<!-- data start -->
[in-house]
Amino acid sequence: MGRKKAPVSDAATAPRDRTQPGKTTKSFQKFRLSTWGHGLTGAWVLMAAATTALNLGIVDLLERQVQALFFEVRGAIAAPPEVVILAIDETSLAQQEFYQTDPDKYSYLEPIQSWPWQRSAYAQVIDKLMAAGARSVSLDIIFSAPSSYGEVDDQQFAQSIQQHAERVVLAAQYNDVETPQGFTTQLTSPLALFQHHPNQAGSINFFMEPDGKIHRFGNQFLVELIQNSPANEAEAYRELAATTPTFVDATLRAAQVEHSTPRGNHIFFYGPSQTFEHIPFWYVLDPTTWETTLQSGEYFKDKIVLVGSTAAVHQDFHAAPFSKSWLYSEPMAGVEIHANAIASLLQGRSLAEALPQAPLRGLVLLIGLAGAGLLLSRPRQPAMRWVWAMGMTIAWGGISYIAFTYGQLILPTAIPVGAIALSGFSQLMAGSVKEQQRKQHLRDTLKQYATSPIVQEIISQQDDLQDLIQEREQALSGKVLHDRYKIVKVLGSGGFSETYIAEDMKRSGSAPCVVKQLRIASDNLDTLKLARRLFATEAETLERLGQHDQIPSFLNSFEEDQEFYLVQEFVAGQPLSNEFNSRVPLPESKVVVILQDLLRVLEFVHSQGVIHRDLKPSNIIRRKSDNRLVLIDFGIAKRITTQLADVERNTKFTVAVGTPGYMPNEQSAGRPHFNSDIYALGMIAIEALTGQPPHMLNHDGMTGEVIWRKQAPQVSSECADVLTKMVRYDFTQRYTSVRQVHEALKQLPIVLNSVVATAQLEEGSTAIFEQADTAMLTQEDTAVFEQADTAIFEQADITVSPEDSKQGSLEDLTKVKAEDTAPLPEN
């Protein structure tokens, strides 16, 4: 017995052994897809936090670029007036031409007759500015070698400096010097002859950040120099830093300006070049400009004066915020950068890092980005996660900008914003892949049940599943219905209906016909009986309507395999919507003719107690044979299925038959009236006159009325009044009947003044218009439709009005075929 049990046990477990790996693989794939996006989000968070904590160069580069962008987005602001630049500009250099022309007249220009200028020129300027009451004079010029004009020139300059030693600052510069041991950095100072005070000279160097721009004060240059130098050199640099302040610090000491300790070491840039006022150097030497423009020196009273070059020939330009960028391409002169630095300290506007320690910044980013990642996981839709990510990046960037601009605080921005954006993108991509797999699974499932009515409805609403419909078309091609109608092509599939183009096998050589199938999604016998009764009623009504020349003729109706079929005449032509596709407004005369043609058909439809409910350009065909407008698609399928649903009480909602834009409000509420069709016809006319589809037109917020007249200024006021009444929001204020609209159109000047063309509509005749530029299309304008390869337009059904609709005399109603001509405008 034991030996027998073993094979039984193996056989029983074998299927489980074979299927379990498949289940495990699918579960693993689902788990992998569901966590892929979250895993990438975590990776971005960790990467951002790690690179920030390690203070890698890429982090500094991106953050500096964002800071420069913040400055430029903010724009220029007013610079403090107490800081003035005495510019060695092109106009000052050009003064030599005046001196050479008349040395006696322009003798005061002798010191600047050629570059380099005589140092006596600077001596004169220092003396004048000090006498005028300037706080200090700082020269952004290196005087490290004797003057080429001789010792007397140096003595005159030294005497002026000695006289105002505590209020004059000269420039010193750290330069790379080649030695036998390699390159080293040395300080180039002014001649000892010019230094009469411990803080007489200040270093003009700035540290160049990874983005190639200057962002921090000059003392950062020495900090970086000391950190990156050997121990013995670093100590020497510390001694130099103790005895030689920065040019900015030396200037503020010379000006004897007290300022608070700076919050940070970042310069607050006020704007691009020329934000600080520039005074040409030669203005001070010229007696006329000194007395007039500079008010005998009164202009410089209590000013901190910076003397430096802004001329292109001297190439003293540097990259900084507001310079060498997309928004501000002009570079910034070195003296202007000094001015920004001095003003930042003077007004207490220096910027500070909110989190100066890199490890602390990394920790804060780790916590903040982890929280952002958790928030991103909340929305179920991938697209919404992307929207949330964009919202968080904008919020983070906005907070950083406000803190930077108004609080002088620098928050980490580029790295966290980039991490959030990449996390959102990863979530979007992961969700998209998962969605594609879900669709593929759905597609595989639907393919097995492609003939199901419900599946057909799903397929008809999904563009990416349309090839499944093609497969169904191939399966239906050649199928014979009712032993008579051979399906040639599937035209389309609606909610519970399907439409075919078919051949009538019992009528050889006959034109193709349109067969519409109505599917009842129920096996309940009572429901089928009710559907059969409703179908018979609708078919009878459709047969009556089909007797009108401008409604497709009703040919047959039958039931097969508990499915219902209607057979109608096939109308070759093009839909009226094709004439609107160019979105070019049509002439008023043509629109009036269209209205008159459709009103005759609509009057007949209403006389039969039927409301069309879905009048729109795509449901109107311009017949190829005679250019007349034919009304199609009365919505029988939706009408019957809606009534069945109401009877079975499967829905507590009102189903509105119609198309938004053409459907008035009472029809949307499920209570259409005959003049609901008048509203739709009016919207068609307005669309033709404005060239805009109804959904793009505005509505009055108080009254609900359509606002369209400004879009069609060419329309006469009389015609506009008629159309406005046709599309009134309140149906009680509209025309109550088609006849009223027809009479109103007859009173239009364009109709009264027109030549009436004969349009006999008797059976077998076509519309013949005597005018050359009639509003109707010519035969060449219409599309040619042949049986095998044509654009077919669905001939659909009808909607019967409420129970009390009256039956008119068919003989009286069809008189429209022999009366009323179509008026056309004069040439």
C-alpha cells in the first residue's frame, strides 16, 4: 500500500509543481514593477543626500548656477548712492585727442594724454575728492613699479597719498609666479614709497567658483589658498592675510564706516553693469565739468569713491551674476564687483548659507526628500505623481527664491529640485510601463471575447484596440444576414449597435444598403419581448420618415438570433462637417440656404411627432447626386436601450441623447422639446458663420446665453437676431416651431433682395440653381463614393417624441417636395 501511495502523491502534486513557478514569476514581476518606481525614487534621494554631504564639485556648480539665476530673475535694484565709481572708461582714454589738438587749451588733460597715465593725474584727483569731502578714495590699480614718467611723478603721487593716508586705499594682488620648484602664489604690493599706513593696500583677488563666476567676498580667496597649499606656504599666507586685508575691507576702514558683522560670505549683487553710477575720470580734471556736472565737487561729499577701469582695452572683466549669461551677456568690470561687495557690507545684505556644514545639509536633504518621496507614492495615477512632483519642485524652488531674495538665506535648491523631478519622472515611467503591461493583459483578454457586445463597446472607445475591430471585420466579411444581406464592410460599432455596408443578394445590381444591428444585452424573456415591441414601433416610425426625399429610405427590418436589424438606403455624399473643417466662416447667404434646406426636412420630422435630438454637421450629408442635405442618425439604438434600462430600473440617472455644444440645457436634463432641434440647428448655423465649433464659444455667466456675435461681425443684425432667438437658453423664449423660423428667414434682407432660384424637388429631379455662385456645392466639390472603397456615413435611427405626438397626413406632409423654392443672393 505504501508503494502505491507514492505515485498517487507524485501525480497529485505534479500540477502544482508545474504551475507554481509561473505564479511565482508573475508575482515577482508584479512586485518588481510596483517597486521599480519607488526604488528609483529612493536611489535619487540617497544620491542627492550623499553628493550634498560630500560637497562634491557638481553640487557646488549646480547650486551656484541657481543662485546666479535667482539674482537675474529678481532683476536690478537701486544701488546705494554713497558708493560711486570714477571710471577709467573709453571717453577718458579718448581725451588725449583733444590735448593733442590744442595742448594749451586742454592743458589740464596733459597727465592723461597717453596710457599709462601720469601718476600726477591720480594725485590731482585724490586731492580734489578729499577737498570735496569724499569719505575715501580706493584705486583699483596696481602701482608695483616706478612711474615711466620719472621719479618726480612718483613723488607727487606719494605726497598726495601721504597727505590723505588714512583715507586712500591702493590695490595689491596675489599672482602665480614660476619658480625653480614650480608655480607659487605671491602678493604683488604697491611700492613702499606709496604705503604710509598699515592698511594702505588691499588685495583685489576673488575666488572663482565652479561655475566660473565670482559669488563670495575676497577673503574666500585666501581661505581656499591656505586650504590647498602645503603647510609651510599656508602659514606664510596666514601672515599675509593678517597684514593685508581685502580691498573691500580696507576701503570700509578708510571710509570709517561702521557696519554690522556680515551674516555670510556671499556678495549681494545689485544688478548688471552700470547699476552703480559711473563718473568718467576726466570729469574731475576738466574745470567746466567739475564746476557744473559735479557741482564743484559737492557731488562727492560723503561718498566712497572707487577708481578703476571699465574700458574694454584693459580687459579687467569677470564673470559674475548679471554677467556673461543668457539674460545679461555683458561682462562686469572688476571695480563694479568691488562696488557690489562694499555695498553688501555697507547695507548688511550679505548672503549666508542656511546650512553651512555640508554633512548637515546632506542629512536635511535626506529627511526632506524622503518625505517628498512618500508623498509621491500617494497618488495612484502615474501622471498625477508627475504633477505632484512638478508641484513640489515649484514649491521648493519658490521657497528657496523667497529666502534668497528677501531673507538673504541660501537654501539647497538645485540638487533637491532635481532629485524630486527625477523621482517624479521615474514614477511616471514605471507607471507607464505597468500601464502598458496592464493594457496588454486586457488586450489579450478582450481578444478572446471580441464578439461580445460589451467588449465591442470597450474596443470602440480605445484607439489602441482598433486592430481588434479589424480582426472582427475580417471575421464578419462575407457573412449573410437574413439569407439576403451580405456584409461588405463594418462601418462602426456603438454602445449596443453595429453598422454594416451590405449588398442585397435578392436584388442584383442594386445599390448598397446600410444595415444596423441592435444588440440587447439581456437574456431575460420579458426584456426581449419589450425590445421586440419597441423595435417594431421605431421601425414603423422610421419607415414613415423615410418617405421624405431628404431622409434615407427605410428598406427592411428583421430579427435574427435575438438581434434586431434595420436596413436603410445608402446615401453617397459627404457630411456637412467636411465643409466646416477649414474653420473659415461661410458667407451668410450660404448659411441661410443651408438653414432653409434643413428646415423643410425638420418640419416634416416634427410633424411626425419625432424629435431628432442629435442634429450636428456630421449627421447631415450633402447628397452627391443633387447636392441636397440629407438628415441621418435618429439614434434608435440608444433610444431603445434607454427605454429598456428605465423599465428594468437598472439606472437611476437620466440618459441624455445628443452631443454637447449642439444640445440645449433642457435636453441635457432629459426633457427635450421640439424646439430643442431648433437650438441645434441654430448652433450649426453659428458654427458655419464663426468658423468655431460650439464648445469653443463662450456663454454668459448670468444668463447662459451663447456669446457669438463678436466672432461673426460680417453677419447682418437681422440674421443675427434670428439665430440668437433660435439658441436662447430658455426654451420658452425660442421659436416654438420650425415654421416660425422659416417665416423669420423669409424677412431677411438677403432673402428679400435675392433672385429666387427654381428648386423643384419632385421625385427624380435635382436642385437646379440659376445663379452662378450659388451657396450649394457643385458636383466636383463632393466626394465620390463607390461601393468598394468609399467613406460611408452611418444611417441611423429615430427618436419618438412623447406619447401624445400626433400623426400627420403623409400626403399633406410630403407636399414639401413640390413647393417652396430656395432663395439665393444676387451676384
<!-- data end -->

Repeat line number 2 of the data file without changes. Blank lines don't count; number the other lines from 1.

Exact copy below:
Amino acid sequence: MGRKKAPVSDAATAPRDRTQPGKTTKSFQKFRLSTWGHGLTGAWVLMAAATTALNLGIVDLLERQVQALFFEVRGAIAAPPEVVILAIDETSLAQQEFYQTDPDKYSYLEPIQSWPWQRSAYAQVIDKLMAAGARSVSLDIIFSAPSSYGEVDDQQFAQSIQQHAERVVLAAQYNDVETPQGFTTQLTSPLALFQHHPNQAGSINFFMEPDGKIHRFGNQFLVELIQNSPANEAEAYRELAATTPTFVDATLRAAQVEHSTPRGNHIFFYGPSQTFEHIPFWYVLDPTTWETTLQSGEYFKDKIVLVGSTAAVHQDFHAAPFSKSWLYSEPMAGVEIHANAIASLLQGRSLAEALPQAPLRGLVLLIGLAGAGLLLSRPRQPAMRWVWAMGMTIAWGGISYIAFTYGQLILPTAIPVGAIALSGFSQLMAGSVKEQQRKQHLRDTLKQYATSPIVQEIISQQDDLQDLIQEREQALSGKVLHDRYKIVKVLGSGGFSETYIAEDMKRSGSAPCVVKQLRIASDNLDTLKLARRLFATEAETLERLGQHDQIPSFLNSFEEDQEFYLVQEFVAGQPLSNEFNSRVPLPESKVVVILQDLLRVLEFVHSQGVIHRDLKPSNIIRRKSDNRLVLIDFGIAKRITTQLADVERNTKFTVAVGTPGYMPNEQSAGRPHFNSDIYALGMIAIEALTGQPPHMLNHDGMTGEVIWRKQAPQVSSECADVLTKMVRYDFTQRYTSVRQVHEALKQLPIVLNSVVATAQLEEGSTAIFEQADTAMLTQEDTAVFEQADTAIFEQADITVSPEDSKQGSLEDLTKVKAEDTAPLPEN